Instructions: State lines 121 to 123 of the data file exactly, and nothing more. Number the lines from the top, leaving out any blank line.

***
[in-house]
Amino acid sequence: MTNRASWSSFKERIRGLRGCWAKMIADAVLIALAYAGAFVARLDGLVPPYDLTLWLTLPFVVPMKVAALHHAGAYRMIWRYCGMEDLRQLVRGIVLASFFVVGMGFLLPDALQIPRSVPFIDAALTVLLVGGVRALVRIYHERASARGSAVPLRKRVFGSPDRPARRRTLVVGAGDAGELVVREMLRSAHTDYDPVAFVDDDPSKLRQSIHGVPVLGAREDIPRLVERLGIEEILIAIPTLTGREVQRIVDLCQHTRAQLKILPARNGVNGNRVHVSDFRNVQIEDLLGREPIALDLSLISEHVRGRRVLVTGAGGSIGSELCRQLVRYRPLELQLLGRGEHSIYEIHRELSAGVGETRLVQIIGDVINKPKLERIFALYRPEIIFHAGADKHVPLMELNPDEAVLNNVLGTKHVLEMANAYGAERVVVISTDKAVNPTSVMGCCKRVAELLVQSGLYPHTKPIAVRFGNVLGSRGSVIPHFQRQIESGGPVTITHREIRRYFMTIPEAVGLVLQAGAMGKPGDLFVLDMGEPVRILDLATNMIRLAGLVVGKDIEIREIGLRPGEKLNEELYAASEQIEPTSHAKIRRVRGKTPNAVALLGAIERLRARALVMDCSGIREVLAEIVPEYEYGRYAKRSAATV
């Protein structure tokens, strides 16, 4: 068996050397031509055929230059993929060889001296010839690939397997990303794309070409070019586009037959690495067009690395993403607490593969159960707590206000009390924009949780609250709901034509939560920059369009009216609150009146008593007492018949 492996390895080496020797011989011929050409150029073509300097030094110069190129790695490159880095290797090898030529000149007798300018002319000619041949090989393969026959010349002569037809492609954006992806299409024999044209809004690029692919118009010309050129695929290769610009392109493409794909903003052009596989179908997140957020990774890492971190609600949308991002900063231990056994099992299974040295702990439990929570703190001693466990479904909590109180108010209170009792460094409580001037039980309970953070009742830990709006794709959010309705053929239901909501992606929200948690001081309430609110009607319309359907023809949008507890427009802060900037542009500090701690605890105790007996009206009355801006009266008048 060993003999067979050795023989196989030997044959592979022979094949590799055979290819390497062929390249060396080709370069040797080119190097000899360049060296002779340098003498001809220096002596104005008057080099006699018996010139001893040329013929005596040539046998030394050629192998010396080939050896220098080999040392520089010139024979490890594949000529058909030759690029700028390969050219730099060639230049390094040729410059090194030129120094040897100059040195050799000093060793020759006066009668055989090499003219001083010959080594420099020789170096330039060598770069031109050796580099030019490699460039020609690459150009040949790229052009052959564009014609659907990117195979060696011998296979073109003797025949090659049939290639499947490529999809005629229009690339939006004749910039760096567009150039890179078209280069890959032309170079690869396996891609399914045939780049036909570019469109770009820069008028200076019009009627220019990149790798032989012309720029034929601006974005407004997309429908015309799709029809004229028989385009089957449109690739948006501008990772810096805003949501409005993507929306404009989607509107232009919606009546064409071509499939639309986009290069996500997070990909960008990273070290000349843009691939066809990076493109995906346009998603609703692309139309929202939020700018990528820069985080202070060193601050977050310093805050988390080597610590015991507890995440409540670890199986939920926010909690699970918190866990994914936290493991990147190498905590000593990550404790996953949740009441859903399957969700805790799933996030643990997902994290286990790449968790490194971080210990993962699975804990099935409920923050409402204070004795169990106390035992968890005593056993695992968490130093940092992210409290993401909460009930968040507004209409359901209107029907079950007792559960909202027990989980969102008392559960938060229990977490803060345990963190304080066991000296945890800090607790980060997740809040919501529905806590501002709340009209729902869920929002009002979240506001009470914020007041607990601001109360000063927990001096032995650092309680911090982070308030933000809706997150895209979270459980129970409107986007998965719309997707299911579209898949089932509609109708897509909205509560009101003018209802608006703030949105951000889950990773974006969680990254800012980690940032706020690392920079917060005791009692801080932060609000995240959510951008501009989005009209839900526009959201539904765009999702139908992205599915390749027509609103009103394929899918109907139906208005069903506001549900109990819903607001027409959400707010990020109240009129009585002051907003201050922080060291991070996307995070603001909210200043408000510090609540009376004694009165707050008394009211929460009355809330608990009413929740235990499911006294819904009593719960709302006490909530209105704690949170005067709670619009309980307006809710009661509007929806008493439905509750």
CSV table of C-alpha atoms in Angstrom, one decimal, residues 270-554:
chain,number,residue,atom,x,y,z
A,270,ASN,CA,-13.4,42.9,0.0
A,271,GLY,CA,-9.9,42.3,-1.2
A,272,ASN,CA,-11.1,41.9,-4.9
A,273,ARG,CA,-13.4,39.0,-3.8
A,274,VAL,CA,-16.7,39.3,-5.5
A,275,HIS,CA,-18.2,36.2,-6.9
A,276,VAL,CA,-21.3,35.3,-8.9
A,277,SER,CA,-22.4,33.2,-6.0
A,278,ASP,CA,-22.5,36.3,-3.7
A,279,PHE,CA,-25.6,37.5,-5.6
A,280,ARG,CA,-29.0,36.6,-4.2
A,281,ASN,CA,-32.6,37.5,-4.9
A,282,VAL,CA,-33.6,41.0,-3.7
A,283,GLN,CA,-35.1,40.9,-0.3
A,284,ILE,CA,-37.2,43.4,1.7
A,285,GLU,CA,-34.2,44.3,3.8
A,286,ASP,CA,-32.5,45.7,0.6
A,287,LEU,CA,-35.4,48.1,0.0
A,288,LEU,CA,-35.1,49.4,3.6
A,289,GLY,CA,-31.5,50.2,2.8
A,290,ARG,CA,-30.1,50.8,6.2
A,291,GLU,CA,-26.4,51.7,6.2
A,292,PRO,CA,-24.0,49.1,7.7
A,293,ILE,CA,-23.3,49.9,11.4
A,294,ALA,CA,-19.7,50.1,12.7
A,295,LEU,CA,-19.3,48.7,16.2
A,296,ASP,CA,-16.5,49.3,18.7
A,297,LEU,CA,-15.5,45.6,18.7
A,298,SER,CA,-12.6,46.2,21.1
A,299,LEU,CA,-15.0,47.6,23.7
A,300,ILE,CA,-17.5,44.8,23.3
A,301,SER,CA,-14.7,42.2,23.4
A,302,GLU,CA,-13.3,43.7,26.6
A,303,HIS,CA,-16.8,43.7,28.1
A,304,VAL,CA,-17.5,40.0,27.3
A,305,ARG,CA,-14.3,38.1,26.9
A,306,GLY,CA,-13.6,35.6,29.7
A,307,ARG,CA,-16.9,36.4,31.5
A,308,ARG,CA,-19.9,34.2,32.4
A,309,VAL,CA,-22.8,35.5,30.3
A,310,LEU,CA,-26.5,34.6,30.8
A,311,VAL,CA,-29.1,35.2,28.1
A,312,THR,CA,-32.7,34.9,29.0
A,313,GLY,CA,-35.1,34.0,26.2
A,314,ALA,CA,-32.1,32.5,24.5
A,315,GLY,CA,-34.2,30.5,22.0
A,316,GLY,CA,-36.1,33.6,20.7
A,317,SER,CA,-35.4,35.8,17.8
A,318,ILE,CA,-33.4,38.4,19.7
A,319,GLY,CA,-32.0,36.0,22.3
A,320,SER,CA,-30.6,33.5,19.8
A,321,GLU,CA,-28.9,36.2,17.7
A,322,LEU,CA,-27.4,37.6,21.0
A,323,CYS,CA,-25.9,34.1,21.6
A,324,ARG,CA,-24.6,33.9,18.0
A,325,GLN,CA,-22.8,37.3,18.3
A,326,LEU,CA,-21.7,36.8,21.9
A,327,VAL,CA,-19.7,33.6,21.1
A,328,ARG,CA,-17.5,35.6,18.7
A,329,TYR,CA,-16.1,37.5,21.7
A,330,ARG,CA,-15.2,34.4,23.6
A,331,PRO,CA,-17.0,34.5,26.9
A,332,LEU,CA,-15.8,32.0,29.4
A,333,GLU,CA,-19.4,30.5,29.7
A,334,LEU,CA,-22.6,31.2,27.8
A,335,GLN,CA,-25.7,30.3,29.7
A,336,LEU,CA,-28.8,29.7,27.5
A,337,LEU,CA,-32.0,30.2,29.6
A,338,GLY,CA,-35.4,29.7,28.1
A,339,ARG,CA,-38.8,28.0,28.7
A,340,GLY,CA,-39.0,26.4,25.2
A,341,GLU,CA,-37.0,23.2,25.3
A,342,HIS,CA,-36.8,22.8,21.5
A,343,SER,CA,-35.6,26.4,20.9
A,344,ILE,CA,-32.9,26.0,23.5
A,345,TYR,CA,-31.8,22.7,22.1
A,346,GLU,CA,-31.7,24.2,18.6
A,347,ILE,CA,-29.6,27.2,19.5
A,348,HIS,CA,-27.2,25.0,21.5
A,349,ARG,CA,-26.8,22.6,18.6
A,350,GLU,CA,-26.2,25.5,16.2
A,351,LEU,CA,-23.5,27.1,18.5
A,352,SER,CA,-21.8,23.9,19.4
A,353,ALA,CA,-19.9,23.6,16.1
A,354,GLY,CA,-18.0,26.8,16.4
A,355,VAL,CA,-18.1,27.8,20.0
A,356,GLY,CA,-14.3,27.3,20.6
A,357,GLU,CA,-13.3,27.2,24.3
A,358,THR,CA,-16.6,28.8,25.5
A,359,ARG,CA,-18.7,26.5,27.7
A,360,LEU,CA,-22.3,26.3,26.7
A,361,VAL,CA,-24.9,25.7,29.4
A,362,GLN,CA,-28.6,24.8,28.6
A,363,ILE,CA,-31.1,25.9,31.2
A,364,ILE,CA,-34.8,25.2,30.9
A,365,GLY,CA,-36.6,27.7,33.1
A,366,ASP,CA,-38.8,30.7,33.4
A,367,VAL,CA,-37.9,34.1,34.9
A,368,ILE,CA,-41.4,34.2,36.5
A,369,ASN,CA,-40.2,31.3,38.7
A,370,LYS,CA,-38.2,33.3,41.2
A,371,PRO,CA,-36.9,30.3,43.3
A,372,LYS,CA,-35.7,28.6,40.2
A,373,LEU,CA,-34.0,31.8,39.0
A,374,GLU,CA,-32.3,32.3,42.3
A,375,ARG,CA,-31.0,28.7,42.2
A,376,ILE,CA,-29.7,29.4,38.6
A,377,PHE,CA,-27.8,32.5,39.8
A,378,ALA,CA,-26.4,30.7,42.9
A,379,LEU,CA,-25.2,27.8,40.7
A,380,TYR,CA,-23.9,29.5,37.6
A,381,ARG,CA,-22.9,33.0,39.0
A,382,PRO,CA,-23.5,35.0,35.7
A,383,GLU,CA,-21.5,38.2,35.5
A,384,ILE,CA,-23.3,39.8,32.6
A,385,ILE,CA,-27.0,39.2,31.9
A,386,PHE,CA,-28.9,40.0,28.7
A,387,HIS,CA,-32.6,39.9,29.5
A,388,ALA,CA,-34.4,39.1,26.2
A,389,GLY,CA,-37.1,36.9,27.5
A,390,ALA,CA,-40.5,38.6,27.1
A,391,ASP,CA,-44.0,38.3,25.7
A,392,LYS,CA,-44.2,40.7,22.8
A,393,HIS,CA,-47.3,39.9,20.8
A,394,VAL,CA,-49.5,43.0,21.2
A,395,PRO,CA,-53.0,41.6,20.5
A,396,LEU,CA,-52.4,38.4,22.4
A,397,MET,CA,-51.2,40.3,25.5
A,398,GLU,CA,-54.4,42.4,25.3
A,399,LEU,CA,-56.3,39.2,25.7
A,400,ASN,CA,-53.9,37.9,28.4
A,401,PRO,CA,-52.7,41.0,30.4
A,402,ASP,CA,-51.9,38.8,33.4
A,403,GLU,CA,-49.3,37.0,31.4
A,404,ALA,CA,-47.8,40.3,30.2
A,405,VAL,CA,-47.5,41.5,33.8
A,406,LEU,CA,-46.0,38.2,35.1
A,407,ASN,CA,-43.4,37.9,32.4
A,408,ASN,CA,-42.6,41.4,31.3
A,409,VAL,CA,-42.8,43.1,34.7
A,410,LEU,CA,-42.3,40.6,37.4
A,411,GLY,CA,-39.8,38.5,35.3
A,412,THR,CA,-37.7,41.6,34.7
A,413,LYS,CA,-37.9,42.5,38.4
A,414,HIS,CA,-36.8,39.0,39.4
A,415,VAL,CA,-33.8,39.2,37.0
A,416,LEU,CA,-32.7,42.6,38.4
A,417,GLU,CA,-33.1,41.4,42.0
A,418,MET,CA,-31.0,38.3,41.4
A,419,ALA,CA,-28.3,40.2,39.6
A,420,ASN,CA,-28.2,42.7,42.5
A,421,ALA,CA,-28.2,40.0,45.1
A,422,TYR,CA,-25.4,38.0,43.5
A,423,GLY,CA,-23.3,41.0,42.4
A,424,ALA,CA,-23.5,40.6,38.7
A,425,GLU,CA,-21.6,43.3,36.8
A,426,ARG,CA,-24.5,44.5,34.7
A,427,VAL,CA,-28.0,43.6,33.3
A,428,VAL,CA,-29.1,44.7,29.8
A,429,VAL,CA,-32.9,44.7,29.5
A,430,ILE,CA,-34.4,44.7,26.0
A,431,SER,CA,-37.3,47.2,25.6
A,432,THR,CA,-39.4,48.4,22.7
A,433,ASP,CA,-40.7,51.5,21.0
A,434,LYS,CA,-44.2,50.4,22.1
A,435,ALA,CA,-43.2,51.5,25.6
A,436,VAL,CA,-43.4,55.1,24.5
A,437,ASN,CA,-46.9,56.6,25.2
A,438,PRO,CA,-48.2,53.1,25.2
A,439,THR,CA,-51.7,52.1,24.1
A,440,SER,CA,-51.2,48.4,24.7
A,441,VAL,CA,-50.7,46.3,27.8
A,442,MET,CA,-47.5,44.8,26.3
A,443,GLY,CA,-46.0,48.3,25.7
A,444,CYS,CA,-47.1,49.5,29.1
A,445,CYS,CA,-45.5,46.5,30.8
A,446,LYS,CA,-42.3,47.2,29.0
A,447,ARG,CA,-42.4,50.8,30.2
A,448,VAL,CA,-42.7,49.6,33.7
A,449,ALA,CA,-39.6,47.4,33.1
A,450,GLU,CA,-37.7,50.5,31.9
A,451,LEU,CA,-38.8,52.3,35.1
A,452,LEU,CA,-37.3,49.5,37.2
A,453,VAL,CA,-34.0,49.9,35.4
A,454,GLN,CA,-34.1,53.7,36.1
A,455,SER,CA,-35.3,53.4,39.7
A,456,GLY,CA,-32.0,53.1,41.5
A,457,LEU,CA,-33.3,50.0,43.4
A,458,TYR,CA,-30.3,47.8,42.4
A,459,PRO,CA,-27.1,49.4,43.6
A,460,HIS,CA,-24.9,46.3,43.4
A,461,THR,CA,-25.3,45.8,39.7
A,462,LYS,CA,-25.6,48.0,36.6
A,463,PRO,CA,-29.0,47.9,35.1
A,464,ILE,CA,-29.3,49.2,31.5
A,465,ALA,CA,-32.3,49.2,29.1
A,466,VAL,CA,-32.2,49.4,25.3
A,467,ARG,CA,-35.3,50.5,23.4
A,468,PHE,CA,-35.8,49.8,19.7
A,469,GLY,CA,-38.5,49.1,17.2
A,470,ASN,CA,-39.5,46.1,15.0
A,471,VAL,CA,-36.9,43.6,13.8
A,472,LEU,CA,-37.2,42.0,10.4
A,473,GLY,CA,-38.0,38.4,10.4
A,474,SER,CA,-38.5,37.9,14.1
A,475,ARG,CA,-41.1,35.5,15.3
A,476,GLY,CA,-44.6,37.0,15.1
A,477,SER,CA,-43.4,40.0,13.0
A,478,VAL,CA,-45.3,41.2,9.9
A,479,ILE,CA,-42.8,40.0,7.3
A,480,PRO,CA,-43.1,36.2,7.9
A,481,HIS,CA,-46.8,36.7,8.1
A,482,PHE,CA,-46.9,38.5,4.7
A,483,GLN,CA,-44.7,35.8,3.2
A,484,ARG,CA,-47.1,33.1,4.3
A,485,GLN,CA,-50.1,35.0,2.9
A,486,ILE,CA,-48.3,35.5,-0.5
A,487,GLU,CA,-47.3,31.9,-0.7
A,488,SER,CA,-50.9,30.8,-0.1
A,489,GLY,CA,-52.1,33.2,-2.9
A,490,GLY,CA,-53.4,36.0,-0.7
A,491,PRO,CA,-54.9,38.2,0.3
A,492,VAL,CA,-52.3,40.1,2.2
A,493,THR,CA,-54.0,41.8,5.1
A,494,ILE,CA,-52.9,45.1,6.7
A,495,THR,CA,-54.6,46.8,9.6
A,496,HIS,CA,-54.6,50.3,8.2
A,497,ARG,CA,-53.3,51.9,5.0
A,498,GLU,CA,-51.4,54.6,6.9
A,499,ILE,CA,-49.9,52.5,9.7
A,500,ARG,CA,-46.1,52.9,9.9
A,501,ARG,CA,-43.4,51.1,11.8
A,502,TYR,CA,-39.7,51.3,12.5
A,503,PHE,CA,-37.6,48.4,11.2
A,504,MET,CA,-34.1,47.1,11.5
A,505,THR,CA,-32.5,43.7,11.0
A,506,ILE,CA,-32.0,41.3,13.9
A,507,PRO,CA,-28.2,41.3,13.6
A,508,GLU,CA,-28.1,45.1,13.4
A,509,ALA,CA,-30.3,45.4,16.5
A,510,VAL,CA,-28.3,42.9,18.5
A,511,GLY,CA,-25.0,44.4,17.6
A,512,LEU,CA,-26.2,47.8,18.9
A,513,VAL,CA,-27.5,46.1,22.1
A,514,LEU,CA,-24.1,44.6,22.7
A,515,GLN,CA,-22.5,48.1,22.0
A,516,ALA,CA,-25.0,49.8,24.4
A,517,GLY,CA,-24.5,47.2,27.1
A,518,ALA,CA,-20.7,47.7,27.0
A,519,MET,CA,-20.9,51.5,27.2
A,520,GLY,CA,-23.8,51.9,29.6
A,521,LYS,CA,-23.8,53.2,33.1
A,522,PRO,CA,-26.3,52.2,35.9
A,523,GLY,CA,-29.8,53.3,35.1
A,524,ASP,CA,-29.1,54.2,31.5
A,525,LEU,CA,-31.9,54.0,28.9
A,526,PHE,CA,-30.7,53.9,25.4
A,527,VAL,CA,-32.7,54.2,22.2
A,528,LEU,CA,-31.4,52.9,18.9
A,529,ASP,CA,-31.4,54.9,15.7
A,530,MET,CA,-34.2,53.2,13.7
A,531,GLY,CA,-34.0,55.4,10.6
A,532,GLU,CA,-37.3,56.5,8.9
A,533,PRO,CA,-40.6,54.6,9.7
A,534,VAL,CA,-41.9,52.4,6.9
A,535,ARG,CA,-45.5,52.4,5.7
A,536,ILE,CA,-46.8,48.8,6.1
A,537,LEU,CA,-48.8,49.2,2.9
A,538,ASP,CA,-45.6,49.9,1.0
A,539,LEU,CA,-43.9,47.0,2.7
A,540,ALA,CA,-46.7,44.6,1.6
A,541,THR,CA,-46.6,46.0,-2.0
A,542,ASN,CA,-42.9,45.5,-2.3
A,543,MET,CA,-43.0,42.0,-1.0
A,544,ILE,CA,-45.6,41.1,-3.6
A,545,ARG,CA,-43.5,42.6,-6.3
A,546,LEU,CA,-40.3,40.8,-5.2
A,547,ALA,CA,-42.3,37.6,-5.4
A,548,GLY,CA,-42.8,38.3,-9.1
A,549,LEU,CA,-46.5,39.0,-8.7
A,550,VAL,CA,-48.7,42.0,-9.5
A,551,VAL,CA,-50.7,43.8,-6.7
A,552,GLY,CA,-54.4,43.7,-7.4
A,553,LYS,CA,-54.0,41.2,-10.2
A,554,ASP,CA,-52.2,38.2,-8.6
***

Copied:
A,385,ILE,CA,-27.0,39.2,31.9
A,386,PHE,CA,-28.9,40.0,28.7
A,387,HIS,CA,-32.6,39.9,29.5